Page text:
These are what we call the 'YMMV items.' Things that some people find in this work. We call them 'your mileage might vary' because not everyone sees these things in the same way. This starts discussions in the trope lists, a thing we don't want. Please use the discussion page if you'd like to discuss any of these items.
I Am Not Shazam: The product line is called "Ravenloft", but the place is called "the Land of Mists" by those of its inhabitants who actually call it something other than "the world". To them, "Ravenloft" is just a big old castle in Barovia. Those elsewhere in the multiverse that know anything about it call it the "Demiplane of Dread".
Cry for the Devil: It would be wrong to show any sympathy for any of the darklords (if they were capable of redemption, they would not be darklords), but some did, indeed, have tragic pasts. A few notable examples:
Hazlik was once a member of a tyrannical society of wizards, but was really no worse than the typical member. But when he was framed for rape by his rival, he was stripped of his position and all his possessions, forcibly marked with tattoos that only women wear, and exiled with a warning that they not only had the right, but a legal obligation, to kill him on sight if he ever showed his face. In revenge, he killed his rival by ambush, cut his heart out, fed it to the woman he had been accused of raping, and then murdered her as well, thus crossing the line and causing him to be drawn into Ravenloft.
Esan the Mad of Vechor was a benign wizard who opposed evil, until he was taken prisoner by the cruel tyrant Iuz the Old. Esan told Iuz, to paraphrase, that Evil Cannot Comprehend Good; Iuz agreed, and in order to learn more, bound a demonic spirit to Esanís soul. How much Iuz learned from this is unknown, but Esan was slowly driven mad by the demon, and trying to find a cure by using technology and studying spirit magic only made it worse, driving him Axe Crazy and causing him to commit horrendous acts, eventually drawing him into Ravenloft.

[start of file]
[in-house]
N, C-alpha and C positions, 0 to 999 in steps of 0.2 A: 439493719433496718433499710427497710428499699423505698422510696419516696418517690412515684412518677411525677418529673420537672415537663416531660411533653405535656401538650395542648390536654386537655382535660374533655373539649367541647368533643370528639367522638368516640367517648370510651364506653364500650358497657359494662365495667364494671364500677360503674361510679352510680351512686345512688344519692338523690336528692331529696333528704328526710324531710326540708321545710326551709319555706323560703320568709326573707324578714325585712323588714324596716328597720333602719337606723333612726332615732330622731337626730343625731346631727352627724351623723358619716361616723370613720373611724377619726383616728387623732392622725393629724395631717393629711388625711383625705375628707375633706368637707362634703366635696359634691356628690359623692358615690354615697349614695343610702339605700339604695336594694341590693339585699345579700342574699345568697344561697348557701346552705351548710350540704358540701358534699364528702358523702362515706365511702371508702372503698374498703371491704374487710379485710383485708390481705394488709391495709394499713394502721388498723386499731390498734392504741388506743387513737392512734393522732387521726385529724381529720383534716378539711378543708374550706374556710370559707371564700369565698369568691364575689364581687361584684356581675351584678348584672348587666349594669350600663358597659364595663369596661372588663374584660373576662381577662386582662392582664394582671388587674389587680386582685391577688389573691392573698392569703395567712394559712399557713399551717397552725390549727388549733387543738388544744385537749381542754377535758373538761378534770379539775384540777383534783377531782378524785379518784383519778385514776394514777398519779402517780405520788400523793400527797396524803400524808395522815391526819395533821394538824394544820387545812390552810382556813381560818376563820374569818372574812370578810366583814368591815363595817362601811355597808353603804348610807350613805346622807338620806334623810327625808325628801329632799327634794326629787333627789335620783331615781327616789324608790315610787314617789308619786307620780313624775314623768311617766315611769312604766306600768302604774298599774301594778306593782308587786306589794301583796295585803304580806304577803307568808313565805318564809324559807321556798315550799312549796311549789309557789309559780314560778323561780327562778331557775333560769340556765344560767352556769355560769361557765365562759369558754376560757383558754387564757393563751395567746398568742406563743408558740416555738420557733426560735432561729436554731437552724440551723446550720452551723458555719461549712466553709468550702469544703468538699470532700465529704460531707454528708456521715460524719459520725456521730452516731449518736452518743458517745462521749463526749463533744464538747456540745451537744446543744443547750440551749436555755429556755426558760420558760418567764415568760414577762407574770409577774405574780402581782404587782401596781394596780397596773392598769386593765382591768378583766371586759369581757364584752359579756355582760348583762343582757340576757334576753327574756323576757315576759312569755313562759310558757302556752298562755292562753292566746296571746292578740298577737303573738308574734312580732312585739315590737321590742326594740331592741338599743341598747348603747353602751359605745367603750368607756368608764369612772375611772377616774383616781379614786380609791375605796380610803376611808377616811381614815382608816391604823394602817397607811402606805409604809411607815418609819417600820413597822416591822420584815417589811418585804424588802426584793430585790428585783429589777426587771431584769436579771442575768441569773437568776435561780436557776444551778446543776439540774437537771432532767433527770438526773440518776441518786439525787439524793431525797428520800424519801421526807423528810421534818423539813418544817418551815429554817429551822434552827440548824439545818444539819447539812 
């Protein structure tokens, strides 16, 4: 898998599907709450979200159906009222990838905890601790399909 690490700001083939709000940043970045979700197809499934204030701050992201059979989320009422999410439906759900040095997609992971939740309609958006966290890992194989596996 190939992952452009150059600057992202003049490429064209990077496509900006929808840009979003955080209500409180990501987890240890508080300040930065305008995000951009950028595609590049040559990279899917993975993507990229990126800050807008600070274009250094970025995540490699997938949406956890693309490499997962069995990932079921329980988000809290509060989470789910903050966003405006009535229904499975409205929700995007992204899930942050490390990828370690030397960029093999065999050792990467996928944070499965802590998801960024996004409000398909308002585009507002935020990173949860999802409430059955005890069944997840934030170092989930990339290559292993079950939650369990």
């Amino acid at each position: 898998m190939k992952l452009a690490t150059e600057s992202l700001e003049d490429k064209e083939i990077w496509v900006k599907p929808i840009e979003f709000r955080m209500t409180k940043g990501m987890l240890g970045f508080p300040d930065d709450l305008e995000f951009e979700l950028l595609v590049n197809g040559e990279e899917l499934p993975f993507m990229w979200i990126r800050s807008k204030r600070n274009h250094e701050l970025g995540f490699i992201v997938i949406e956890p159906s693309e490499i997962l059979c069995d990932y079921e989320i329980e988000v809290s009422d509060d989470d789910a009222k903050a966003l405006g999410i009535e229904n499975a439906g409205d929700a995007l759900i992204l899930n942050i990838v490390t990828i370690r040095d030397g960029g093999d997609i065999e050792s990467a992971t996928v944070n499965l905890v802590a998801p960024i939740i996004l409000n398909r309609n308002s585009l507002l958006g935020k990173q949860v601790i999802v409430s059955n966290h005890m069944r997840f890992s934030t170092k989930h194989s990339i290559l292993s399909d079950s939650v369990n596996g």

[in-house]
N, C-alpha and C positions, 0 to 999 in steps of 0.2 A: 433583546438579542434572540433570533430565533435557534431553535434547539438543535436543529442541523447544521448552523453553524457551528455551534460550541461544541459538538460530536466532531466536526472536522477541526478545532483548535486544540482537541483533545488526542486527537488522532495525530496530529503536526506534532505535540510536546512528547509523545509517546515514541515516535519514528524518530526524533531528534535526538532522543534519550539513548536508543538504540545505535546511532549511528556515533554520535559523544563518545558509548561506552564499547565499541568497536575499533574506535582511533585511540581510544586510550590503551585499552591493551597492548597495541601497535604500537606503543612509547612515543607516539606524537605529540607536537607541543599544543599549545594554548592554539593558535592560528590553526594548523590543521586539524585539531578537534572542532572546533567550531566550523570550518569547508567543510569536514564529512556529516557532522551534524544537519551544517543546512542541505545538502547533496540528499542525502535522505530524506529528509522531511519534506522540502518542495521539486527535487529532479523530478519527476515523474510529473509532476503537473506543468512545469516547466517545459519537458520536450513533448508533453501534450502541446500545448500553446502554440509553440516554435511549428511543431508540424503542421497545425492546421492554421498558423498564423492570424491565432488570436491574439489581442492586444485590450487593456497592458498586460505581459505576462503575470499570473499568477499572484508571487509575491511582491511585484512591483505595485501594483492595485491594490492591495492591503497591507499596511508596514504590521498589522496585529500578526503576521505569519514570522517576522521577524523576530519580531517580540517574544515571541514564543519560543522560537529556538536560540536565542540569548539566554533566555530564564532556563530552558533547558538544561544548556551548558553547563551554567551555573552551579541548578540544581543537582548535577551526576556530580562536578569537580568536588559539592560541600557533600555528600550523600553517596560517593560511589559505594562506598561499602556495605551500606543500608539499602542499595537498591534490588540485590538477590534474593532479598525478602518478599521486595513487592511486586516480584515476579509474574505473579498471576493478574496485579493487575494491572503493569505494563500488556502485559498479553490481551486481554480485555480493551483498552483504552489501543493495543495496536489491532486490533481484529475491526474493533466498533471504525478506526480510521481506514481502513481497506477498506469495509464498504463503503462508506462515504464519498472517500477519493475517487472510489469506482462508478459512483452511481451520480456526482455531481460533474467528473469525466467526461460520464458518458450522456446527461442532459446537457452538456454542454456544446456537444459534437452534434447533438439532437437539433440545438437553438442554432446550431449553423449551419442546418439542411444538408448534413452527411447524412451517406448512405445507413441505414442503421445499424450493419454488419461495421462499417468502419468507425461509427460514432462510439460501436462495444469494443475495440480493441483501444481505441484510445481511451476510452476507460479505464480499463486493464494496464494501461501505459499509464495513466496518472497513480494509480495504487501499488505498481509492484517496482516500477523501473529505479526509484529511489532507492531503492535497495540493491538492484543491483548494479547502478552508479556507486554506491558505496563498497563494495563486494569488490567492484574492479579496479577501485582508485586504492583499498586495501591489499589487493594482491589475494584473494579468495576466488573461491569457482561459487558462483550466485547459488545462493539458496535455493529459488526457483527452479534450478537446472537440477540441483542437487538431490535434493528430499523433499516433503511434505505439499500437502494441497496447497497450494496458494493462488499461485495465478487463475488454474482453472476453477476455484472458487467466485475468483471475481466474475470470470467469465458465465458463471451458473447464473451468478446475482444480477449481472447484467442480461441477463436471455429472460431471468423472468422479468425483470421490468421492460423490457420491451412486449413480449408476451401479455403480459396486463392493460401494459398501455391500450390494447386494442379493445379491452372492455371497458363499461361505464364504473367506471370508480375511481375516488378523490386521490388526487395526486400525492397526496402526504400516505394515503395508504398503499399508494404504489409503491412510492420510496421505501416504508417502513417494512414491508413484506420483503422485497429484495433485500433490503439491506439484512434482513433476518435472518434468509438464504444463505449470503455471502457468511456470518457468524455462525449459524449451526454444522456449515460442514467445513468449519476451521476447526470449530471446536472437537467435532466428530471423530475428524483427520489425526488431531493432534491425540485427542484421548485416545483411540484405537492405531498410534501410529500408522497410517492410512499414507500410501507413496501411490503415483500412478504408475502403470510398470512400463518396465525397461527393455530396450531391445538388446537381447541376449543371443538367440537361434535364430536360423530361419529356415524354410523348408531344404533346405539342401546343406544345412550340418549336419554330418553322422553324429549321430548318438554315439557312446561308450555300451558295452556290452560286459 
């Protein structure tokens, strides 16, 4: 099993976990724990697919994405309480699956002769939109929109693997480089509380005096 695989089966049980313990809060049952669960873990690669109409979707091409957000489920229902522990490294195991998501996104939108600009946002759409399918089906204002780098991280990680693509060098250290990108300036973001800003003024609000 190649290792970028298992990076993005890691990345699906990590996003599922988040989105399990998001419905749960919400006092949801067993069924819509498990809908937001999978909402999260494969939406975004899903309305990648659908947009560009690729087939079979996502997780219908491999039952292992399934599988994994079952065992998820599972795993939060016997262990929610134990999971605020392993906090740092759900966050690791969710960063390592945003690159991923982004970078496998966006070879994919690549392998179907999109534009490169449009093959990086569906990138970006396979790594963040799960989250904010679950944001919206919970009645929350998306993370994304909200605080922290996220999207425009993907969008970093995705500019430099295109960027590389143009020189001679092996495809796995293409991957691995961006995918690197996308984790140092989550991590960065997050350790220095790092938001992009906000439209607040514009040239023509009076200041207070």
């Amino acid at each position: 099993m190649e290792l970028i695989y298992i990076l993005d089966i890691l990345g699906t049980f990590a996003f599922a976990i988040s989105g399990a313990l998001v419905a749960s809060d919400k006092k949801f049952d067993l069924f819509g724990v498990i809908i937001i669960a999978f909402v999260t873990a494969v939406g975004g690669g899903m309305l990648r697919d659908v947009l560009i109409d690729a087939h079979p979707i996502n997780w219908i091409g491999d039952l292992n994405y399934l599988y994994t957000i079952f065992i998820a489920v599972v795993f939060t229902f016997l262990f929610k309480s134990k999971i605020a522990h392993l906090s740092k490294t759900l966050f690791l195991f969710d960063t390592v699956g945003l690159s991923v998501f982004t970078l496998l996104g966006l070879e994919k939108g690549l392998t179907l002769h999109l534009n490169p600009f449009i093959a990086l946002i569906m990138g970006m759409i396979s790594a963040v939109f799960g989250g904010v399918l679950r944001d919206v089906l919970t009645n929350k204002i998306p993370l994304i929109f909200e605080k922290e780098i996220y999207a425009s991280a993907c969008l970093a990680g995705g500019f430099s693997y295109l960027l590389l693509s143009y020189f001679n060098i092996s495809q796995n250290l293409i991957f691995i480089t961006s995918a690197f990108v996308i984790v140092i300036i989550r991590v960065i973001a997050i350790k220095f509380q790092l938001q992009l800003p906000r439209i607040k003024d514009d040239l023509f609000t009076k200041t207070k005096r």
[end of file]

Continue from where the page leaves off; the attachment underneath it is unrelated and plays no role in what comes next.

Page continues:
The best example may be Sir Tristen Hiregaard of Nova Vaasa. He never really did anything wrong his entire life. The curse that turns him into the murderous madman Malken was inherited from his cruel father. (Of course, technically, Malken is the true darklord of Nova Vaasa, not Hiregaard, and he is a different entity entirely. And killing Hiregaard would not kill Malken; if that happened, the curse would be passed to Hiregaardís eldest son. Short of killing every male member of the family, Word of God mentions that Malken can be laid to rest if his current host was slain by a woman who truly loved him.)
Moral Event Horizon: The setting has an official term for one of these — an "Act of Ultimate Darkness", which is a requirement for becoming one of the setting's dreaded Darklords — a near-perfect blend of hypocrisy, depravity, cruelty, and selfishness. The clincher, though, is absolute refusal to acknowledge that what they did was wrong. Indeed, that's part of The Punishment for Darklords — that if they worked up the moral strength to admit that what they have done is inexcusable and that they reaped what they sowed, their curse would be moot. Then again, the books say that if they were the sorts of people who'd be able to do that, they would never have become Darklords in the first place. Notable examples include: